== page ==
By Glenn Fleishman
Updated: October 6, 2018 12:05 PM ET | Originally published: October 5, 2018

A new solar-electric farm has opened in what might seem like an ironic location: about 300 feet from the remains of the Chernobyl nuclear power plant, which suffered a meltdown in 1986, a disaster that ultimately killed thousands of people and spread radiation across Europe and Russia.

But it’s symbolic, rather than ironic. Following the breakup of the Soviet Union, an independent Ukraine inherited Chernobyl’s aftermath. Despite the meltdown, the nuclear plant’s other reactors continued to generate power through 2000.

While the damaged Chernobbyl reactor is now under a massive arch slid into place in 2016 to contain toxic leaks and radiation, the surrounding 1,000 square miles can’t be safely occupied by humans for another 24,000 years. The idea of using the Chernobyl land for low-maintenance power generation proved appealing.

Solar Chernobyl started operation on Oct. 5, and has a capacity of 1 megawatt (MW), or roughly 2,000 households. It’s located about 100 meters (330 feet) from the shielded reactor. The company is a joint German-Ukrainian venture, and the cost was a mere $1.2 million.

The Ukrainian government has offered land at extremely low prices, and will pay a premium for power generated there, as much as 50% above the European average.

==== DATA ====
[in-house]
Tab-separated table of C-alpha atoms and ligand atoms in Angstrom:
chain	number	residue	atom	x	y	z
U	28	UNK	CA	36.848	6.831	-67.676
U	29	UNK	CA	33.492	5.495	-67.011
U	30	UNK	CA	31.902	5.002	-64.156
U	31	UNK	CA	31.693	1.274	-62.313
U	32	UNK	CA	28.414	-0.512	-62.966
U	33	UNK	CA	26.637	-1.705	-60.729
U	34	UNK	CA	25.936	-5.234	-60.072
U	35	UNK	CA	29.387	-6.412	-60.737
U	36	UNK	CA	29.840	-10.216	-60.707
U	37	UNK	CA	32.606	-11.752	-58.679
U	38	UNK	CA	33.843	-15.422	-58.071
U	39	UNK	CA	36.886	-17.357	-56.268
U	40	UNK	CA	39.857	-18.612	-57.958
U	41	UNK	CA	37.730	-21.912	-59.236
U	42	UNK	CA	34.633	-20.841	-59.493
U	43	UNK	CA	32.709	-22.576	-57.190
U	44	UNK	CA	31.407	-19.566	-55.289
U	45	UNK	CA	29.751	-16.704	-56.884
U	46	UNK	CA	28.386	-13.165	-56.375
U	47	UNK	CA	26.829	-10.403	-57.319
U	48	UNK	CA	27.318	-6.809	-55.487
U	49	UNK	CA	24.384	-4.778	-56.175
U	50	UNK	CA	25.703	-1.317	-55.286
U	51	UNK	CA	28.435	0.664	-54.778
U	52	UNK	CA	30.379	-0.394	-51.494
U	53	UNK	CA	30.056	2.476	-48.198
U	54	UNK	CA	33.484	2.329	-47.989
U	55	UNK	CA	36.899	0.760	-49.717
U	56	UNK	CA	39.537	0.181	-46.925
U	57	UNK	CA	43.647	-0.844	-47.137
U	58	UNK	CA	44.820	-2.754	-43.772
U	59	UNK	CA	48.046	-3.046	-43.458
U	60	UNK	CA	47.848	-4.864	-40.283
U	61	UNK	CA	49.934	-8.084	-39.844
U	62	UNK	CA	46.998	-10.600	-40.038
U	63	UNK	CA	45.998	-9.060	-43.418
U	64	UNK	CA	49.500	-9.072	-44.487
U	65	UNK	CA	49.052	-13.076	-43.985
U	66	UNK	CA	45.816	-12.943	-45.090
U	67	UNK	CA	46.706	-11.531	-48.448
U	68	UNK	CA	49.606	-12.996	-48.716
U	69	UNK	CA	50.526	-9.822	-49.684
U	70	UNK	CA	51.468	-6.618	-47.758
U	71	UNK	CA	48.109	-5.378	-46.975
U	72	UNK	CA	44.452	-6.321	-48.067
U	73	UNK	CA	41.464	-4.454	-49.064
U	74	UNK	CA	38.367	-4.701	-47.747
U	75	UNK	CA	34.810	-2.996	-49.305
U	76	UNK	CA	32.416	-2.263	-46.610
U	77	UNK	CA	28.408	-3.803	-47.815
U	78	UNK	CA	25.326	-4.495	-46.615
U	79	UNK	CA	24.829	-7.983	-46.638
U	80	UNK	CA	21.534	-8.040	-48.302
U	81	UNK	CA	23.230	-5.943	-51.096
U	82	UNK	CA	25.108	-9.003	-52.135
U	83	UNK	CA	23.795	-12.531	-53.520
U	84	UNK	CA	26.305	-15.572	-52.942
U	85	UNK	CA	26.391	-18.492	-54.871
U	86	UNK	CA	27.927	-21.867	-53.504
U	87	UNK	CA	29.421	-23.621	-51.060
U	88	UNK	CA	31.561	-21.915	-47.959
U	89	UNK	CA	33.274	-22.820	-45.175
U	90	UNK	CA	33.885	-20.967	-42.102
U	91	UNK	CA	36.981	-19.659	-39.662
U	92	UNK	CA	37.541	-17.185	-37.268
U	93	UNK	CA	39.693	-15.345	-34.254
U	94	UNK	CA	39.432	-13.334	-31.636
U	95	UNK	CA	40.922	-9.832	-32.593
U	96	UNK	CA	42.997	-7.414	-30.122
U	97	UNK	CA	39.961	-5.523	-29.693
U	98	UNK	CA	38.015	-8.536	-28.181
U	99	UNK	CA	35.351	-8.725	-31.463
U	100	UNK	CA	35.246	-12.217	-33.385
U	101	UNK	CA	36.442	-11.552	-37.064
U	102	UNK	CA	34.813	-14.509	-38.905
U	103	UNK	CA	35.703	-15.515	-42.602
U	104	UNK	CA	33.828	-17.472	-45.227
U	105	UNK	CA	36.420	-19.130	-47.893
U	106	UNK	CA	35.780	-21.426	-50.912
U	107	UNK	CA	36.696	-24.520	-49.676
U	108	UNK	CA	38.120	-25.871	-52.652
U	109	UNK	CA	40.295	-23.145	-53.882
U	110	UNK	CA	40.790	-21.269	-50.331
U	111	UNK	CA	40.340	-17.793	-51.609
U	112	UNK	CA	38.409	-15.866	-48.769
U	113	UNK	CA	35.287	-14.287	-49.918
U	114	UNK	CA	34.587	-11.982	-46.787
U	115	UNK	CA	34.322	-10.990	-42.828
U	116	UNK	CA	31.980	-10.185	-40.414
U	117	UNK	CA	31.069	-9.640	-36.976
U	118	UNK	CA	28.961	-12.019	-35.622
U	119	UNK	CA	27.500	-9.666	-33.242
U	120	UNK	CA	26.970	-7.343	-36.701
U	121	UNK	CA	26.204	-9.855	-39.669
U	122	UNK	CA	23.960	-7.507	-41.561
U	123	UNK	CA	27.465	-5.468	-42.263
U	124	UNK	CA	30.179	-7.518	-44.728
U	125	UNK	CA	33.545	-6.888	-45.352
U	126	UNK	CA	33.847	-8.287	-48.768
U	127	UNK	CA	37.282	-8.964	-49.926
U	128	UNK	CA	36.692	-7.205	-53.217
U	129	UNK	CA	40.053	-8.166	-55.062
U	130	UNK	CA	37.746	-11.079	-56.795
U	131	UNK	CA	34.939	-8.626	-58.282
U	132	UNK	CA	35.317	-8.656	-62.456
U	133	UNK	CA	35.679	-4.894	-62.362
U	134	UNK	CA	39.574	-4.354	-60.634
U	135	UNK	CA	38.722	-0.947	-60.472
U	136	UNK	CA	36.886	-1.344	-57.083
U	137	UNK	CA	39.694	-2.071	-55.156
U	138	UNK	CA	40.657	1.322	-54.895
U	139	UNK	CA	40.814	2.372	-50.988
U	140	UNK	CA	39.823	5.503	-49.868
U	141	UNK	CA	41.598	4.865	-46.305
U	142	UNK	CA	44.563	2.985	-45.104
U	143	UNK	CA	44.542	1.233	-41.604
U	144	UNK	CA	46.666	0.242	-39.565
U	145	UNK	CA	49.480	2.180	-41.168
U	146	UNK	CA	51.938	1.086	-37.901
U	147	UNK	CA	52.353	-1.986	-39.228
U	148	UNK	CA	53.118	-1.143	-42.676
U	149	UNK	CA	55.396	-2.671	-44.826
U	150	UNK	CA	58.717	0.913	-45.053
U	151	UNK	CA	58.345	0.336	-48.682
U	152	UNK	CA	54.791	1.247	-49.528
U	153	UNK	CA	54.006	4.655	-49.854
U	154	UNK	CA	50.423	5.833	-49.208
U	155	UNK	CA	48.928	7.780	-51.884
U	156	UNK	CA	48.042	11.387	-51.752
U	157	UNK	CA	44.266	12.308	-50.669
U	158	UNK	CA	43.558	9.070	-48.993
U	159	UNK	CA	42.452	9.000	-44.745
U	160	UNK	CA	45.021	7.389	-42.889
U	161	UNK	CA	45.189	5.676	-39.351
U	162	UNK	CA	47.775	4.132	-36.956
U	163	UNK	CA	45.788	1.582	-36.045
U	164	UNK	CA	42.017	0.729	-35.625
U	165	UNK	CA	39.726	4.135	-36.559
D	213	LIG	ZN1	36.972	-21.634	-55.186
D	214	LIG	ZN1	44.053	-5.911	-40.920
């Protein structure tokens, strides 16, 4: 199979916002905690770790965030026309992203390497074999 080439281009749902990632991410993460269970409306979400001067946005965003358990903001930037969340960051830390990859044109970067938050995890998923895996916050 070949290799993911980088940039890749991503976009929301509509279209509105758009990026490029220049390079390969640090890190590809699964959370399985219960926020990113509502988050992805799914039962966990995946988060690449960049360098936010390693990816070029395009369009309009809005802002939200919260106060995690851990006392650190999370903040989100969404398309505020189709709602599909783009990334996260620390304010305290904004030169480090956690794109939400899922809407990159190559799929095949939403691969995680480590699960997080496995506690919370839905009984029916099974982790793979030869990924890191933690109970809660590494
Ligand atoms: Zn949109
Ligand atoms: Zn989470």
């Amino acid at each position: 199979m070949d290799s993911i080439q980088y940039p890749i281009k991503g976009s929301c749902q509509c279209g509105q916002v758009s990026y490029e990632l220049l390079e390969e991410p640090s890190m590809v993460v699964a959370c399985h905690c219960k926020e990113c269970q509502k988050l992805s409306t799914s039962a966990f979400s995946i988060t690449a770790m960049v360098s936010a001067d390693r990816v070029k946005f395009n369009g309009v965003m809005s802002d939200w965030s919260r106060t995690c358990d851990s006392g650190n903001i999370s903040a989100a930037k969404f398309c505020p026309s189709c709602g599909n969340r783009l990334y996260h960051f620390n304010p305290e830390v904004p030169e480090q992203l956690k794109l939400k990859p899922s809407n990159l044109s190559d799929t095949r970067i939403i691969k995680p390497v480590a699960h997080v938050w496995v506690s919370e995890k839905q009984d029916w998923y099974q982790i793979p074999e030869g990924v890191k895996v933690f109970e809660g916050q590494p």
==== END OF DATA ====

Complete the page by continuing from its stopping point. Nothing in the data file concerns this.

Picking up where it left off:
This first stage occupies about 4 acres, and authorities have offered over 6,000 acres (about 10 square miles) for solar farms. Ultimately, as much as 100 MW of solar power could be constructed. The area is already well set up with connections to the power grid. The four nuclear reactors could produce up to 4,000 MW.

Two previous solar-energy farms—with 82 and 100 MW capacity—were built in the Crimea region of Ukraine, which has been annexed by Russia, cutting off Ukraine’s supply. Russia and Ukraine have long-running disputes over natural-gas supplies that are so extensive, there’s a Wikipedia page devoted to them. Ukraine still relies on Russian for nuclear fuel for other power plants, and for coal, which remains a significant energy source in the country.

Ukraine has rapidly added renewable energy sources, however, with hundreds of megawatts of wind and solar power brought on line in 2018. The country now totals nearly 600 MW.

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